And that’s pretty much it. In the last six years, there’s been a little less than 20 deaths in Canada related to mass shootings. The biggest mass murder in Canada’s modern history was in 1972 in Quebec, where 37 people died, but that was related to arson, not firearms. Gun related, the highest death toll is 15, coming from the Quebec school shooting in 1989. According the list I found, no other massacres hit double digits (unless you start going back to pre-1900).

What if you compare it to the world? Barring terrorist attacks, the United States sits in 6 of the top 10 deadliest mass shootings in world history. Even more upsetting is that, apart from the Norway massacre in 2011 (which was a lone-wolf terrorist action), none of the shootings that happened outside of the USA occurred after 2009. Two of the deadliest world massacres -  and probably the most talked about lately – which occurred in Australia (35 dead in 1996) and Scotland (17 in 1996), were met his very harsh gun laws. Since then, no mass shootings in either country.

So what do we do with this? That’s where I get stuck, and resort back to the old Canada vs USA comparisons. In either country, I don’t think you can buy fully auto weapons. Semi-autos are widely available, but carry higher restrictions (I think) than those that are just single shots. It also depends on the power of the weapons, probably…I feel that I’m in slightly over my head. Can you believe I’ve never bought a weapon? But in Canada, it’s a bit harder to go out and buy a gun than it is the States. You have to go to a dedicated outdoor store or gun shop. In the few times I’ve gone shopping in the States, I’ve found high powered weapons in the weirdest places. Like WalMart. I don’t know about you, but I don’t think you should be able to go to a store, get some apples, maybe a Lego set, and then, why not get a firearm.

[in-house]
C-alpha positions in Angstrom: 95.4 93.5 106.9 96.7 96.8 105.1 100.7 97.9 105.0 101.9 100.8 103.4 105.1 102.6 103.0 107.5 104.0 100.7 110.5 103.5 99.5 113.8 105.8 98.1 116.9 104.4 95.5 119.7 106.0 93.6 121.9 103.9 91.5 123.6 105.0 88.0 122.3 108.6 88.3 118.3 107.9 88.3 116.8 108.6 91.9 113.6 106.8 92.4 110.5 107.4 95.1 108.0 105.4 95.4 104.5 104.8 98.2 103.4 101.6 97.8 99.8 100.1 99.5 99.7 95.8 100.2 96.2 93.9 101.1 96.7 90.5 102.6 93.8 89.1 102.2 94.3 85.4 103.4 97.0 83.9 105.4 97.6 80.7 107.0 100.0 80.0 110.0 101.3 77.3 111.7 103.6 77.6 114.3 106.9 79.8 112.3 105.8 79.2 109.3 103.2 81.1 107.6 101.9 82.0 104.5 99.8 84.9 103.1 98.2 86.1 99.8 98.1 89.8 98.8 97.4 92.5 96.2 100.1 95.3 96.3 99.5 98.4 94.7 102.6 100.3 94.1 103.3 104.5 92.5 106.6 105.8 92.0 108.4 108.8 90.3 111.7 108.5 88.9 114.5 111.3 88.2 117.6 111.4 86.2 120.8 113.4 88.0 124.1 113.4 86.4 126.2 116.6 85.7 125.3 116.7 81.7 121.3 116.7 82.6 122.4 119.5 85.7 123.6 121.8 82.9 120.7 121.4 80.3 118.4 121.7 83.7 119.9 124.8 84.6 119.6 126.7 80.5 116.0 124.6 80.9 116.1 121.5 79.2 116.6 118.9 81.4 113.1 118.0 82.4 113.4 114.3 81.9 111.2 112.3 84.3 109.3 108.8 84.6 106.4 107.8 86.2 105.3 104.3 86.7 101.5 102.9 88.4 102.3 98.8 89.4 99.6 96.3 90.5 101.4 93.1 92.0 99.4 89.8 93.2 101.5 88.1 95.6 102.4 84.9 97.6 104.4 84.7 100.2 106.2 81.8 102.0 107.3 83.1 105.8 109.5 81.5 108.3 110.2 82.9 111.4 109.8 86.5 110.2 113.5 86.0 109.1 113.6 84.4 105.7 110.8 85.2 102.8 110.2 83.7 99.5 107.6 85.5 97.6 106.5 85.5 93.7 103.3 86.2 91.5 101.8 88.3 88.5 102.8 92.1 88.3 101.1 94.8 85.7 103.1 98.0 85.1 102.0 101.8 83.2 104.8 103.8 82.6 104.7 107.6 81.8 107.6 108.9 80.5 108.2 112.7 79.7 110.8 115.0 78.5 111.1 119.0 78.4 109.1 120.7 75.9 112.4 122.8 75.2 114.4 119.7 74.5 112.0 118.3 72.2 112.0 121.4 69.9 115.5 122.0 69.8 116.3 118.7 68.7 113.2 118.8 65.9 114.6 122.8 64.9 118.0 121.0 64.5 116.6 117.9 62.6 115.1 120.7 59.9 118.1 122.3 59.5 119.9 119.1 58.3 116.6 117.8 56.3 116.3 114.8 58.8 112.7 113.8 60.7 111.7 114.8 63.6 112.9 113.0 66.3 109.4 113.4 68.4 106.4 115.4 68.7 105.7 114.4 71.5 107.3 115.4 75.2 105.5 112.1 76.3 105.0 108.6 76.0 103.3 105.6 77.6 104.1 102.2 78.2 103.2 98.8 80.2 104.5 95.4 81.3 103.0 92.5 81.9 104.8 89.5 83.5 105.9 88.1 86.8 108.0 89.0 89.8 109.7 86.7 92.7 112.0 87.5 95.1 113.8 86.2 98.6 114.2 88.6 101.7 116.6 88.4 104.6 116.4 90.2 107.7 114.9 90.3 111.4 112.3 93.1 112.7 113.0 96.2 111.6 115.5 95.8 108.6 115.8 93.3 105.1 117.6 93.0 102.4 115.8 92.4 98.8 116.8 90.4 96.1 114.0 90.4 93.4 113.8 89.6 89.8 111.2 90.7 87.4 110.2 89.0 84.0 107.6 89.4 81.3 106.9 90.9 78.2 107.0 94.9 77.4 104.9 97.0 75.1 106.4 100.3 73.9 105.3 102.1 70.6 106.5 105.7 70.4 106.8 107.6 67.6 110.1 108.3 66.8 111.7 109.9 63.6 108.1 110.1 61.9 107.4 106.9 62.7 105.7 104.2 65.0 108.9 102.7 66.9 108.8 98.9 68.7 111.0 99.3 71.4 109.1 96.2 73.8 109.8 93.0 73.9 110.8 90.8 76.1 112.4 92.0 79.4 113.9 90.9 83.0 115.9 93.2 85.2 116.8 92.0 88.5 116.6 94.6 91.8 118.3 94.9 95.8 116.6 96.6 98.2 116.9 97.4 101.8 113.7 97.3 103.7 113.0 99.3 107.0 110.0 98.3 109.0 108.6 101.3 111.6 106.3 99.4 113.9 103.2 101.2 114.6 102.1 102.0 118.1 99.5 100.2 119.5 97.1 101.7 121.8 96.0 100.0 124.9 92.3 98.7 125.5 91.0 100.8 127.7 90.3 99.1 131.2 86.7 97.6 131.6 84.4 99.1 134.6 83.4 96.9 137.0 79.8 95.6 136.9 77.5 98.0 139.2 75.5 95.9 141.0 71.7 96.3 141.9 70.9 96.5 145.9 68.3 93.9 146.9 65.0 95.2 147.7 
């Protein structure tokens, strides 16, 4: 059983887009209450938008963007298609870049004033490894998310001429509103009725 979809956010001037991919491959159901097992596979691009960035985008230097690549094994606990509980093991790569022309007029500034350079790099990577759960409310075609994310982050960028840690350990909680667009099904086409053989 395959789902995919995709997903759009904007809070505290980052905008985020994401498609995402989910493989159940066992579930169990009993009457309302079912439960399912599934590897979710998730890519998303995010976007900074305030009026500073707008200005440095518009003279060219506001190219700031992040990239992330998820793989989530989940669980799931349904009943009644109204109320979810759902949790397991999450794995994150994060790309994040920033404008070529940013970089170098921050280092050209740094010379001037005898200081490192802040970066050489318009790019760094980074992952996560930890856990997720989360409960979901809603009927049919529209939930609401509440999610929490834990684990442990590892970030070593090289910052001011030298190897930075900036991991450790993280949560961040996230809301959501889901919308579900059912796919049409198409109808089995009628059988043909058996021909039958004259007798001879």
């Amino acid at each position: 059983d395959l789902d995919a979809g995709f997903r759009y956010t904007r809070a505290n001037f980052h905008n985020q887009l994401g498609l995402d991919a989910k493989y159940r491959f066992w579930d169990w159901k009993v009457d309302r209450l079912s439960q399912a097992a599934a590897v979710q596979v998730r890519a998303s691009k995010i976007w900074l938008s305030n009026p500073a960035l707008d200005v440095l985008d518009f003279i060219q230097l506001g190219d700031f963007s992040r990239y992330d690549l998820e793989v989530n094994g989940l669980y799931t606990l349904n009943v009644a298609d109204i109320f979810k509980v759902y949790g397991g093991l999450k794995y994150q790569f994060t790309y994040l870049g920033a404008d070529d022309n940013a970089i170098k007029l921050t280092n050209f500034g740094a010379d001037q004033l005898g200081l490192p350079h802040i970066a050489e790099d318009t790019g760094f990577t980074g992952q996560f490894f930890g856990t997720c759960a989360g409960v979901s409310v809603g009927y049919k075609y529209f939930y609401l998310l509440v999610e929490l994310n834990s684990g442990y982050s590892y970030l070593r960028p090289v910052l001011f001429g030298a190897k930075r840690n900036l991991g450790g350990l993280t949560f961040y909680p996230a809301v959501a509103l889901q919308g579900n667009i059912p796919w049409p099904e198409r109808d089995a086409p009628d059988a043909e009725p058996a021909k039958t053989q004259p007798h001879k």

It’s fairly obvious that gun regulation is stricter in Canada than in the United States. And, yes, it hasn’t stopped certain people from getting weapons and committing awful crimes. But there’s got to be something that can be done. Just look at the numbers I pulled, which I found in just a few minutes of googling. The United States is the only country in the world that regularly experiences mass shootings with dozens of people killed. In nearly every other instance, governments have responded to major losses in life with harsh rules. Again, this bars terrorist attacks, because I believe that those incidents, as sad as they are, are truly unpreventable. However, mass shootings resulting from lax gun laws seem to be very preventable.

Yet the United States continues to argue that nothing can be done. No, something can be done; it just sucks to do. Guns are cool. Paperwork and regulations are not. But you know what else isn’t cool? Constantly wondering whether you are going to be a victim in the next mass shooting. Because it’s no longer a “what if” question – it’s when, and how many will die this time. As Canadians, we can sit back comfortably and complain about strict gun laws and argue that we should have concealed weapons so we can protect ourselves if a shooter ever pops up. But chances are, they won’t. This is hardly a Canadian issue. We can still ask “what if”…what if a shooter shows up? What if I whipped out my gun and stopped a massacre? What if I was a hero?

What if I couldn’t be sure if the person behind me on the sidewalk had a gun and was also mentally stable? What if criminals had easier access to high-powered almost fully-auto weapons? What if I was just one step away from being in the wrong place at the wrong time?

I don’t want to have to ask those questions. I can’t imagine the fear that some Americans live in, or the sorrow that some experience when they lose a loved one to a crime that was preventable. I don’t have a strong stance on this. But I’m tired of seeing that another Average Joe found his way to a dozen weapons and somehow managed to kill dozens of innocent people. Criminals will always find ways to secure the tools they need for crime, but these crimes aren’t committed by criminals. They’re committed by regular dudes people don’t expect to shoot up a place, and have good records and can legally buy weapons. So maybe a few extra laws would prevent these people from having the firepower to carry out their sick thoughts. Even if that means sucking it up and going through a few extra steps to afford a firearm for shooting clay pigeons.